Gov. Doug Burgum presented the tag -- referred to as dog tags -- to Ruth Hepper, of Bismarck, N.D. Her husband, Ronald Hepper, 58, died in 2007, Burgum's office said in a news release.
"We are eternally grateful for the courageous service and sacrifices made by Ron Hepper and all North Dakotans who proudly served their country in the Vietnam War, as well as their families, especially those whose loved ones never came home,” Burgum said. “While we wish we were able to return these tags to Ron himself, we are thankful for the opportunity and tremendous honor to present this keepsake to Ruth on behalf of a grateful state and nation.”
Hepper, nicknamed "Cowboy" by his fellow soldiers, voluntarily enlisted in the Army in 1967 after graduating high school and served in the 196th Light Infantry Brigade. He had been in Vietnam a few months on June 11, 1969 when he was injured by a hand grenade. The blast blew off his boots where he placed a set of dog tags.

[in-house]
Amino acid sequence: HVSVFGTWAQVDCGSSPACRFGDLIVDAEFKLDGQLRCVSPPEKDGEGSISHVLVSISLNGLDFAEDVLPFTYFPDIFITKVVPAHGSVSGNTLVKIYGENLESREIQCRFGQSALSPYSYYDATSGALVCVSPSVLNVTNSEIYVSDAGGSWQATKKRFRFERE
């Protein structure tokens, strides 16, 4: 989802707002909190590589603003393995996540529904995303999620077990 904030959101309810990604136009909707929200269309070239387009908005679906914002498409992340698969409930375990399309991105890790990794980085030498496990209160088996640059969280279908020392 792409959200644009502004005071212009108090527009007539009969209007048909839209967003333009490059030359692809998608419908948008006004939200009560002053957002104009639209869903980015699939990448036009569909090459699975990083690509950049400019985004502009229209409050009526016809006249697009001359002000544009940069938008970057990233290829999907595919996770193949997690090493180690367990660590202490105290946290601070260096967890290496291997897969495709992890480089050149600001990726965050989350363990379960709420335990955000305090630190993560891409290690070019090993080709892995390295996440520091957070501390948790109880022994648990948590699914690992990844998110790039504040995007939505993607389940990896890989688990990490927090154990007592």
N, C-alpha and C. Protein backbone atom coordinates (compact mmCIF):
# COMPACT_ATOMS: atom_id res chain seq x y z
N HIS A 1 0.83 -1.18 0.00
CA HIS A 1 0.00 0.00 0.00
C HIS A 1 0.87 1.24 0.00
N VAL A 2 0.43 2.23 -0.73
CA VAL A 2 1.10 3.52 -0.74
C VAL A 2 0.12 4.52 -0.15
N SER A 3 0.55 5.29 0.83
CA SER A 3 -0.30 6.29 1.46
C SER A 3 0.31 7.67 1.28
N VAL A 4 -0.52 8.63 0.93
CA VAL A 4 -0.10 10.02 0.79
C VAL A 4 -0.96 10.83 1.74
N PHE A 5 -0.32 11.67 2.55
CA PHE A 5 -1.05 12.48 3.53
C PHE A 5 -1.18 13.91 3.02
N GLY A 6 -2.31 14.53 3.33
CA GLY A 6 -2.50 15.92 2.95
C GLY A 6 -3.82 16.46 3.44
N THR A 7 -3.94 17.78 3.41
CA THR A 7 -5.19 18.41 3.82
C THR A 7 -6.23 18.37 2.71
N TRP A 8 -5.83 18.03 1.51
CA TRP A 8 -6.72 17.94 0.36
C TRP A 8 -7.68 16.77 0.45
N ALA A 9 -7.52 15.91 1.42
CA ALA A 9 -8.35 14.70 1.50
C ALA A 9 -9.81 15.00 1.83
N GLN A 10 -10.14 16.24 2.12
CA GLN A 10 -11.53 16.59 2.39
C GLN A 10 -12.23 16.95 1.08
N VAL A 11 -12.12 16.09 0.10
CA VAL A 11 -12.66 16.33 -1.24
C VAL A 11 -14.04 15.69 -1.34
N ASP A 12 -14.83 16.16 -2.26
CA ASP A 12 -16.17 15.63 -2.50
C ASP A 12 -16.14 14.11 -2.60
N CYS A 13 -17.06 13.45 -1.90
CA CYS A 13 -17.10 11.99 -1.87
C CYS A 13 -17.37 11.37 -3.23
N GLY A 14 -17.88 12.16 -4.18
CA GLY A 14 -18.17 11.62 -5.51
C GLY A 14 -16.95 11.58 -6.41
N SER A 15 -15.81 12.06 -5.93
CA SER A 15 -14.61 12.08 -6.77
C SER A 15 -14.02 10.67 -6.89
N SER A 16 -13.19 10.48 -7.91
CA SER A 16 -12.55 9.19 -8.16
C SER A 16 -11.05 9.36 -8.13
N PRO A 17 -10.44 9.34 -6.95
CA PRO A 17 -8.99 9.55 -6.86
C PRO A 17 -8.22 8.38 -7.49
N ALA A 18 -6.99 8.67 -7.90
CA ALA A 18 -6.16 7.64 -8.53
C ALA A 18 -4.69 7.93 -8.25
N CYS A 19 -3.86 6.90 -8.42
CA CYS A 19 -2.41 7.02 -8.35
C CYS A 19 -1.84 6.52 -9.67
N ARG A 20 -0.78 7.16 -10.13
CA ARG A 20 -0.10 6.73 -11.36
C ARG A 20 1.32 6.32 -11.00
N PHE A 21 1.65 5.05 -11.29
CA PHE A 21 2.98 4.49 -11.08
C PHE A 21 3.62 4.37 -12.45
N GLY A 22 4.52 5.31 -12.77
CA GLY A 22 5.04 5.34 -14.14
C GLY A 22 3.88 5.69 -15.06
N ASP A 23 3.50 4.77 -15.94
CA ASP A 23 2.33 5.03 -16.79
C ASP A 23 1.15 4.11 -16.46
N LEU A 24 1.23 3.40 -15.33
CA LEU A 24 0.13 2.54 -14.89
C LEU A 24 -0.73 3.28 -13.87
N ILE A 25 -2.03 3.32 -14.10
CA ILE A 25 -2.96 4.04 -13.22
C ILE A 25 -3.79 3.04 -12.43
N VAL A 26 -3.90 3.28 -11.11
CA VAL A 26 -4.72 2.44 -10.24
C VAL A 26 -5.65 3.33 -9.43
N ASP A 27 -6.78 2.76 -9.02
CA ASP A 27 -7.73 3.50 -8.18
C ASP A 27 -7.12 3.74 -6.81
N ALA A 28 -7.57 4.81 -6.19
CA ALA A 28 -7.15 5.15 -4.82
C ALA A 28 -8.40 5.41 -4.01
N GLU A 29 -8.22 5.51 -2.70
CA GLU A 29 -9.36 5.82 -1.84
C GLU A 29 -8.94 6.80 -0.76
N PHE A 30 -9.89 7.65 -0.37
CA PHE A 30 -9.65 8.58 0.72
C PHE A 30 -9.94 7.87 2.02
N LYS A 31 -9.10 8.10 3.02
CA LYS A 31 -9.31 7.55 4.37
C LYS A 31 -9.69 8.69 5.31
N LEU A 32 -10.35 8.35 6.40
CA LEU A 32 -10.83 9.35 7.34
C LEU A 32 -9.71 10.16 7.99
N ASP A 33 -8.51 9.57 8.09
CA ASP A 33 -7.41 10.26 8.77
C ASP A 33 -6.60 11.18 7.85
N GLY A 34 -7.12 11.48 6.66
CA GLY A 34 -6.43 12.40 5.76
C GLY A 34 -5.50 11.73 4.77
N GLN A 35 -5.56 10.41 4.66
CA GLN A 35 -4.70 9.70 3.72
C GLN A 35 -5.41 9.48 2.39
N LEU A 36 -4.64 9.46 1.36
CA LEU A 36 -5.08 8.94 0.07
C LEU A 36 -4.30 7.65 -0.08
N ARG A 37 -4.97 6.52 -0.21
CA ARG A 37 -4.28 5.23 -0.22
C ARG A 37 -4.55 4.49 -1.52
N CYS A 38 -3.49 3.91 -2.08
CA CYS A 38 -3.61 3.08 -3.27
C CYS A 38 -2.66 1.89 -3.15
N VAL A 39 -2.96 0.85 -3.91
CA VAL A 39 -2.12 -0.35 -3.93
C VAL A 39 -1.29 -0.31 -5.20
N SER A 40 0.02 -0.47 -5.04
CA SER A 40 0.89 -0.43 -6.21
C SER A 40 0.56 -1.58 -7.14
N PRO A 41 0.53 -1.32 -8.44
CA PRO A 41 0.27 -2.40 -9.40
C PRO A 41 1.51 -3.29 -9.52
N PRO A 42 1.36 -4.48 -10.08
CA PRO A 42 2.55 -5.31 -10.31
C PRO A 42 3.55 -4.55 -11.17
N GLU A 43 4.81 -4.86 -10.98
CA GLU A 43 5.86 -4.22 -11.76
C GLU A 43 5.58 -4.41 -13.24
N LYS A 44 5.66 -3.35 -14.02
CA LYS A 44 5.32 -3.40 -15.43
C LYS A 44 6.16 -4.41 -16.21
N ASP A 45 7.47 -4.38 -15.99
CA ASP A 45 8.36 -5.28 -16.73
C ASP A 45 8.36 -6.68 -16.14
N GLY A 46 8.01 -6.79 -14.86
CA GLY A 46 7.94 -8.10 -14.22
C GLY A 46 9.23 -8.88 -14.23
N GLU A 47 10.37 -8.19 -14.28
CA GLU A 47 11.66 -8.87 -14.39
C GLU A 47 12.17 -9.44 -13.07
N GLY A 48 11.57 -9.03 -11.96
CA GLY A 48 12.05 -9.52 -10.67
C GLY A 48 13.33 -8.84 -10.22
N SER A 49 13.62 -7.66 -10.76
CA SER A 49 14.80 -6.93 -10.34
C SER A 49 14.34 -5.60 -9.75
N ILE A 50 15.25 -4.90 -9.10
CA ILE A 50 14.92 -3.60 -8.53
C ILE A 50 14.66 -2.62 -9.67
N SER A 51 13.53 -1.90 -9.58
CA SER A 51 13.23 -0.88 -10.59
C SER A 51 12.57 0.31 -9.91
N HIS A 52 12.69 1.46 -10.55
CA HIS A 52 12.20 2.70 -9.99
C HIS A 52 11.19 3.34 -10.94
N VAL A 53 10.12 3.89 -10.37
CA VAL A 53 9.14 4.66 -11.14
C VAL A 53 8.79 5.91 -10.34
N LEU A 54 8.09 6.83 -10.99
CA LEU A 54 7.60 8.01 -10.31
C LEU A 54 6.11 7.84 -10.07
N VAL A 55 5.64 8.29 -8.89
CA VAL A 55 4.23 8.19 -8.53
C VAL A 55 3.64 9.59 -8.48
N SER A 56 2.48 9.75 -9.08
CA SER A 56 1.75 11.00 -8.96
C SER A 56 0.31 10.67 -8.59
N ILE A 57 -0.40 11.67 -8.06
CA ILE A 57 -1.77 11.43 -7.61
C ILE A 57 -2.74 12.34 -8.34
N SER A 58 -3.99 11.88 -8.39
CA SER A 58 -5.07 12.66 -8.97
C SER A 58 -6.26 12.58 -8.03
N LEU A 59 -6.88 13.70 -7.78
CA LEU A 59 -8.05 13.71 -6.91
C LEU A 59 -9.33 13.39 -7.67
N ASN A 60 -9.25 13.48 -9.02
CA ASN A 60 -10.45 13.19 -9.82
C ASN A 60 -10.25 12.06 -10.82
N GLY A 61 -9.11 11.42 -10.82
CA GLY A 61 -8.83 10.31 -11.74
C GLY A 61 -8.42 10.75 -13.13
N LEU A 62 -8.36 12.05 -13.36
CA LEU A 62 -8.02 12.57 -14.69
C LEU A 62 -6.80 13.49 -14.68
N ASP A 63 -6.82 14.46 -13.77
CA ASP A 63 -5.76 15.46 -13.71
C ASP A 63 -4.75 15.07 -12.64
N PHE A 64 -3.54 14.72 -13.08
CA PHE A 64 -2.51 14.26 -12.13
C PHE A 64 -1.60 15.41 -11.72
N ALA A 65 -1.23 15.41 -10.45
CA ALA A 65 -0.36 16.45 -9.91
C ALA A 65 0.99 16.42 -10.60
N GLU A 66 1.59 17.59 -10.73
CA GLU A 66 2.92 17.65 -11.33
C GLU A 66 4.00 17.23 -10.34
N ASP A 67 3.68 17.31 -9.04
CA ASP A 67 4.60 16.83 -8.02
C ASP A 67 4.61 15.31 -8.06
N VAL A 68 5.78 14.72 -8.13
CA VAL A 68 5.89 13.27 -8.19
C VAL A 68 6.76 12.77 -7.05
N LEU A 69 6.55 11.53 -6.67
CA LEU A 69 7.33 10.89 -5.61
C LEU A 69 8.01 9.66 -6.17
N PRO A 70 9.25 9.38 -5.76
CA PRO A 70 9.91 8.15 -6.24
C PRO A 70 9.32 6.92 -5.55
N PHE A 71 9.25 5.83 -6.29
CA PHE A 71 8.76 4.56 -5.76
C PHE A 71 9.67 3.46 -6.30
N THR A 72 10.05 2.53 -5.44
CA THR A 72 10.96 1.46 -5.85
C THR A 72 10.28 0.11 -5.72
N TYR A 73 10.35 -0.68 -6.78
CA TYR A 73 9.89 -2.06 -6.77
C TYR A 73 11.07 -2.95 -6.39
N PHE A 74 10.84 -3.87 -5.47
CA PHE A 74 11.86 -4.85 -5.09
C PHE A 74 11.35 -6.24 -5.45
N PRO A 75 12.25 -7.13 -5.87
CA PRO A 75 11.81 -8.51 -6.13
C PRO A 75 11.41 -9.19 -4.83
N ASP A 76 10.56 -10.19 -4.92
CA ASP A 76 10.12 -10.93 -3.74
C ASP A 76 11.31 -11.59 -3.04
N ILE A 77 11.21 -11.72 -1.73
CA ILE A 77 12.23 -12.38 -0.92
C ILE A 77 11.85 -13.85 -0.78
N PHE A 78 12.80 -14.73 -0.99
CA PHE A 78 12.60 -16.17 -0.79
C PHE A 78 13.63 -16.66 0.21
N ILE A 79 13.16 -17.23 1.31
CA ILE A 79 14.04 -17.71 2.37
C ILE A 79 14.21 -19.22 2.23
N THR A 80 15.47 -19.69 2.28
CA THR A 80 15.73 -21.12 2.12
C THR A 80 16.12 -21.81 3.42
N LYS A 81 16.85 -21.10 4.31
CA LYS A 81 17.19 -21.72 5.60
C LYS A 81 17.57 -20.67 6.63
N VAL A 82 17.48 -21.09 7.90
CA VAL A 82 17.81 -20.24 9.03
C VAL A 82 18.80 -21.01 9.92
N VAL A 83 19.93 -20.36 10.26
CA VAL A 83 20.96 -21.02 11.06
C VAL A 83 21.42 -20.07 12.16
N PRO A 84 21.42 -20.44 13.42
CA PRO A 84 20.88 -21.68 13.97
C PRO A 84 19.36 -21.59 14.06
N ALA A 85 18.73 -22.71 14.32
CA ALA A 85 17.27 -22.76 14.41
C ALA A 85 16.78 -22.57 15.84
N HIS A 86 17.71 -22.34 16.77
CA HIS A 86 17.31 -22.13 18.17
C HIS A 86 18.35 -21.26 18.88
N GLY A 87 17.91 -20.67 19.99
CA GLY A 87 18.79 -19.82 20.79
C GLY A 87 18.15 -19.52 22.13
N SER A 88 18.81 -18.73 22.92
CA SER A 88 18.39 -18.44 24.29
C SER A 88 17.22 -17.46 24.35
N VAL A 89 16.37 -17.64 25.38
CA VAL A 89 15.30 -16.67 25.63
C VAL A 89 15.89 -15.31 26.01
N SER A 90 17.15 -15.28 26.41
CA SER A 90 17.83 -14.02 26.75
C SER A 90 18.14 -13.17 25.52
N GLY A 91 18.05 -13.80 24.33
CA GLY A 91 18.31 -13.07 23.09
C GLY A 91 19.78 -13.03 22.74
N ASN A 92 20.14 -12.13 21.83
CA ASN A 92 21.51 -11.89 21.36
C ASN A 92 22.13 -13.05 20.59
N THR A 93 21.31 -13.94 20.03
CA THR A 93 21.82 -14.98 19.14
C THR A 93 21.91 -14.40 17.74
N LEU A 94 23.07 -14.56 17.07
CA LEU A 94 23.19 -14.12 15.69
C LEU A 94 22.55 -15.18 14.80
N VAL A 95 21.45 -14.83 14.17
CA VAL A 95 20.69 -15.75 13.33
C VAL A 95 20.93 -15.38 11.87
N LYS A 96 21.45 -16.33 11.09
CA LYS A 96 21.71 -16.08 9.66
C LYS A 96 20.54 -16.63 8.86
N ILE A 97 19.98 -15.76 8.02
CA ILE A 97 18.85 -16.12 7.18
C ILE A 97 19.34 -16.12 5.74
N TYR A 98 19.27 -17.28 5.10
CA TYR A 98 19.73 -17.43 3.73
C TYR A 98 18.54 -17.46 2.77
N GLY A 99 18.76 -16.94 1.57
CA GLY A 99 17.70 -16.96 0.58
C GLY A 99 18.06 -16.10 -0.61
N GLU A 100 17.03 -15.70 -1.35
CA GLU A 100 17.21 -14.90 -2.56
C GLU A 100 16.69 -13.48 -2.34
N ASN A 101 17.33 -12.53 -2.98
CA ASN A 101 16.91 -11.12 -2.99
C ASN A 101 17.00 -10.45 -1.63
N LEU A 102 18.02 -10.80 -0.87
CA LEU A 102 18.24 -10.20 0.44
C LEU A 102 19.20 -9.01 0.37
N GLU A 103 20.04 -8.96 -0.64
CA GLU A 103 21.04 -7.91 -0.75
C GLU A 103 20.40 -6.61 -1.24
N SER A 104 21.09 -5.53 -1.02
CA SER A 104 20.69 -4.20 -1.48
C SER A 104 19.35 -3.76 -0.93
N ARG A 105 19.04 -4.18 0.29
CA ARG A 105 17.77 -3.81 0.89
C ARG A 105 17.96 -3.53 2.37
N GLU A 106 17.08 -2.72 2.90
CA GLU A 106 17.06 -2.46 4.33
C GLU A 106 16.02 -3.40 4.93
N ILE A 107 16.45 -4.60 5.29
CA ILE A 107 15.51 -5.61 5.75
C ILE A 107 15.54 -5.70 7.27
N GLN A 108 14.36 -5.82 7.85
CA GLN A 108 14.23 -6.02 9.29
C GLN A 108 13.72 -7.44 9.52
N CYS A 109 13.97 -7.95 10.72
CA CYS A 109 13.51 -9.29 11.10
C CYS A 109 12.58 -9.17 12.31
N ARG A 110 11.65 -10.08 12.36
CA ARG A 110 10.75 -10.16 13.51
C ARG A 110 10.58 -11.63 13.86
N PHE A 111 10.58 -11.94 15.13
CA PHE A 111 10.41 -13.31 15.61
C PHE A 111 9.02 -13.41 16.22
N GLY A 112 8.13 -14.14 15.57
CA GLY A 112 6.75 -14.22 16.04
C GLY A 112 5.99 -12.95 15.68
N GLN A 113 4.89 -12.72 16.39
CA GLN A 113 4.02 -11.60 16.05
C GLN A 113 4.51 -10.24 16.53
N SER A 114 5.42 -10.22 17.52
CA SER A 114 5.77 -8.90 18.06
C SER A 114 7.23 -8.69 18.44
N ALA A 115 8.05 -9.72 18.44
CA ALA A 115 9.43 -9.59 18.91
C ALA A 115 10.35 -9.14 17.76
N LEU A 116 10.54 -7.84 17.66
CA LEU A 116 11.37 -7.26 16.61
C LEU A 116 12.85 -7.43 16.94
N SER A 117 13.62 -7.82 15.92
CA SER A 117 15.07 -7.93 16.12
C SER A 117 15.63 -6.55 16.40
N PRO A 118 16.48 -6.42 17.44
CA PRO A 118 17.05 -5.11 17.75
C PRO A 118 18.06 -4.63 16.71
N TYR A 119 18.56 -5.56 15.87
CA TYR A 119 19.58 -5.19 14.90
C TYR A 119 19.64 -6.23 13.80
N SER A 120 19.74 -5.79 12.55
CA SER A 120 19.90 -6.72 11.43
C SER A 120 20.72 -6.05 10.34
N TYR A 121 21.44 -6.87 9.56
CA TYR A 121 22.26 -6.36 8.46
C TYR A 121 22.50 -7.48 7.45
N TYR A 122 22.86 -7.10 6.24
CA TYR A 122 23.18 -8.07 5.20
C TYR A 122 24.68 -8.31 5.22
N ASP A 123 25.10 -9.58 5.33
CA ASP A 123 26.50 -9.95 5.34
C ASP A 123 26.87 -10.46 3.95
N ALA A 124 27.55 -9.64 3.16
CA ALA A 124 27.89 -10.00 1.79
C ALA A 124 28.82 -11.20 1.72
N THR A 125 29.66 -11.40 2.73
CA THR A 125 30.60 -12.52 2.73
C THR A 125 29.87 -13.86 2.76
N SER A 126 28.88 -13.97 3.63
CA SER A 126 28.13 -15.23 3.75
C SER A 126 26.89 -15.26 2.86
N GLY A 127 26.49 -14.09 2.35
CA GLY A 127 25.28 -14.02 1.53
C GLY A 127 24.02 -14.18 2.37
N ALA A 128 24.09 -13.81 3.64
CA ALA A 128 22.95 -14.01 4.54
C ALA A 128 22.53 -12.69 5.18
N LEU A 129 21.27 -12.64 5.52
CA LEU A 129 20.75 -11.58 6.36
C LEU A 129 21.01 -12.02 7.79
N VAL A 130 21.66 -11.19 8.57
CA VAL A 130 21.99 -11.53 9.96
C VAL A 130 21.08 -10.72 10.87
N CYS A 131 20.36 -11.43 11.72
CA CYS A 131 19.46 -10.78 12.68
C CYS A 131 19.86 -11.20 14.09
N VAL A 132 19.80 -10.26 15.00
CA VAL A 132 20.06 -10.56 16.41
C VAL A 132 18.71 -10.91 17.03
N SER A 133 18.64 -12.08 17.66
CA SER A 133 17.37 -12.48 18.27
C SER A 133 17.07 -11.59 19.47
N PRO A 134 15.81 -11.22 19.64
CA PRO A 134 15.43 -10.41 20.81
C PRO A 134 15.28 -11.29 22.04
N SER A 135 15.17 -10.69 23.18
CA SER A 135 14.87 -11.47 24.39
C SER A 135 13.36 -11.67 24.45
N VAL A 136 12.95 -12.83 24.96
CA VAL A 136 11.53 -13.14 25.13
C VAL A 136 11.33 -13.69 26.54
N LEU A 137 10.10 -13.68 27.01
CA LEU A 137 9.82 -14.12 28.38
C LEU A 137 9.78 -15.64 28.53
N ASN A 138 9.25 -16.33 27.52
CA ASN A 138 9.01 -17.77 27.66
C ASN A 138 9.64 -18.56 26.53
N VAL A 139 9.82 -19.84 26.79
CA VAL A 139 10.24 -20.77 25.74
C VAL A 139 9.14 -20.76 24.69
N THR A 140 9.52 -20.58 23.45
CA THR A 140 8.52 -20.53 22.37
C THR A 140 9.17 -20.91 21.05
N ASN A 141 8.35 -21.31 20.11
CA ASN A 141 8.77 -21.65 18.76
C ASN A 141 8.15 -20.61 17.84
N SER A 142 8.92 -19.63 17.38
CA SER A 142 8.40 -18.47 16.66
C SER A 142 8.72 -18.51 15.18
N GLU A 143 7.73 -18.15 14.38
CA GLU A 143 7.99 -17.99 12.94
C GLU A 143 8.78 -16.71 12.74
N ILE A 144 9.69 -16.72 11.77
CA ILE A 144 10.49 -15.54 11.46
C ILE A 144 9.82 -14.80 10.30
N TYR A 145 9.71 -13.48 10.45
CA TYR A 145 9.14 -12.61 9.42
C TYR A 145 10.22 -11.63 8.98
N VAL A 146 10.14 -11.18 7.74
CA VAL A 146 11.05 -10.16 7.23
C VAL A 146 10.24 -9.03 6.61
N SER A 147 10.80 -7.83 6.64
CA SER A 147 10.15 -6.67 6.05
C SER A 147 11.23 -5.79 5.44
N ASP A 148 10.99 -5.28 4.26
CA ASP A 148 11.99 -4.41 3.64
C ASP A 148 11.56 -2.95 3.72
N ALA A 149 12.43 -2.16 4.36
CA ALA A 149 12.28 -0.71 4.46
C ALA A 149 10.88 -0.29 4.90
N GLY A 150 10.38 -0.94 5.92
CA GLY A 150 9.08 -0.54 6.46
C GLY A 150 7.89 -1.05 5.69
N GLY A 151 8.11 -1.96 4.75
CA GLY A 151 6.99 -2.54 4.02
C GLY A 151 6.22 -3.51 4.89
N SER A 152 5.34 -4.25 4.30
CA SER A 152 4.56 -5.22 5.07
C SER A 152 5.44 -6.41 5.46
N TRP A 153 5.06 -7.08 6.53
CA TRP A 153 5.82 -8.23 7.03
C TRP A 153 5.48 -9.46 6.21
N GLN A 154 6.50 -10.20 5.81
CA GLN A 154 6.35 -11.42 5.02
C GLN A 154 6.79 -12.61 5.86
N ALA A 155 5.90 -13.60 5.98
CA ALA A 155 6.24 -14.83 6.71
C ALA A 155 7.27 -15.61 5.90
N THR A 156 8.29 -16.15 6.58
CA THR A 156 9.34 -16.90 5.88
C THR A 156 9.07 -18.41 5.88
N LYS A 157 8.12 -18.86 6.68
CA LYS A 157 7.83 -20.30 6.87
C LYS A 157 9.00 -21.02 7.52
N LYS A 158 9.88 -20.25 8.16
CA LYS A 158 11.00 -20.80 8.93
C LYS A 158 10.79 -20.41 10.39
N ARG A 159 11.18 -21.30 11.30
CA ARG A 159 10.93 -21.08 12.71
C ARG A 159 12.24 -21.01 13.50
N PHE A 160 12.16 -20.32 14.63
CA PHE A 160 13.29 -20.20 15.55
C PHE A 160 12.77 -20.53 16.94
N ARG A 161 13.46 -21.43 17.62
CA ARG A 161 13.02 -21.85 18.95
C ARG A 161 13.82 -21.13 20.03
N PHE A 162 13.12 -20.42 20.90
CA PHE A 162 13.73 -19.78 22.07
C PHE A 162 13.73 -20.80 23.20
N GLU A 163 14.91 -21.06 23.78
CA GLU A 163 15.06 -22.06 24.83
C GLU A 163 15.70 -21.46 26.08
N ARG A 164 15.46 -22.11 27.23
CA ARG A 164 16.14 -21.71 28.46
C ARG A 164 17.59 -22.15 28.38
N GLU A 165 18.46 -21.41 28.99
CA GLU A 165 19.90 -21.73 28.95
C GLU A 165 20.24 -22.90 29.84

Afterward, he woke up in a hospital without his boots or tags. He spent three months in an amputee ward but doctors were able to save his legs, which were filled with shrapnel. He was awarded the Purple Heart and returned home to Isabel, S.D., after his military service.
Hepper and his wife moved to Bismarck a few months before his death to be closer to relatives.
An American came upon the tag while traveling in Russia, the release said. It did not specify when it was discovered. The person purchased the tag from a vendor in Moscow and delivered it to the American Embassy, which forwarded it to the Department of Veterans Affairs in Washington, D.C.
“VA records reflect that Mr. Hepper served with great distinction and sacrifice during the Vietnam War," VA Asst. Secretary James Hutton wrote in a letter to Ruth Hepper. "The opportunity to return the tag is extremely meaningful as VA and the Department of Defense are currently honoring the heroes of Vietnam Era Veterans and their families.”
It was unclear how the tag ended up in Russia but Ruth Hepper has a theory. She believes Russian soldiers fighting alongside the North Vietnamese military may have collected them. American military artifacts were sought in Russia and China after the Cold War, the news release said.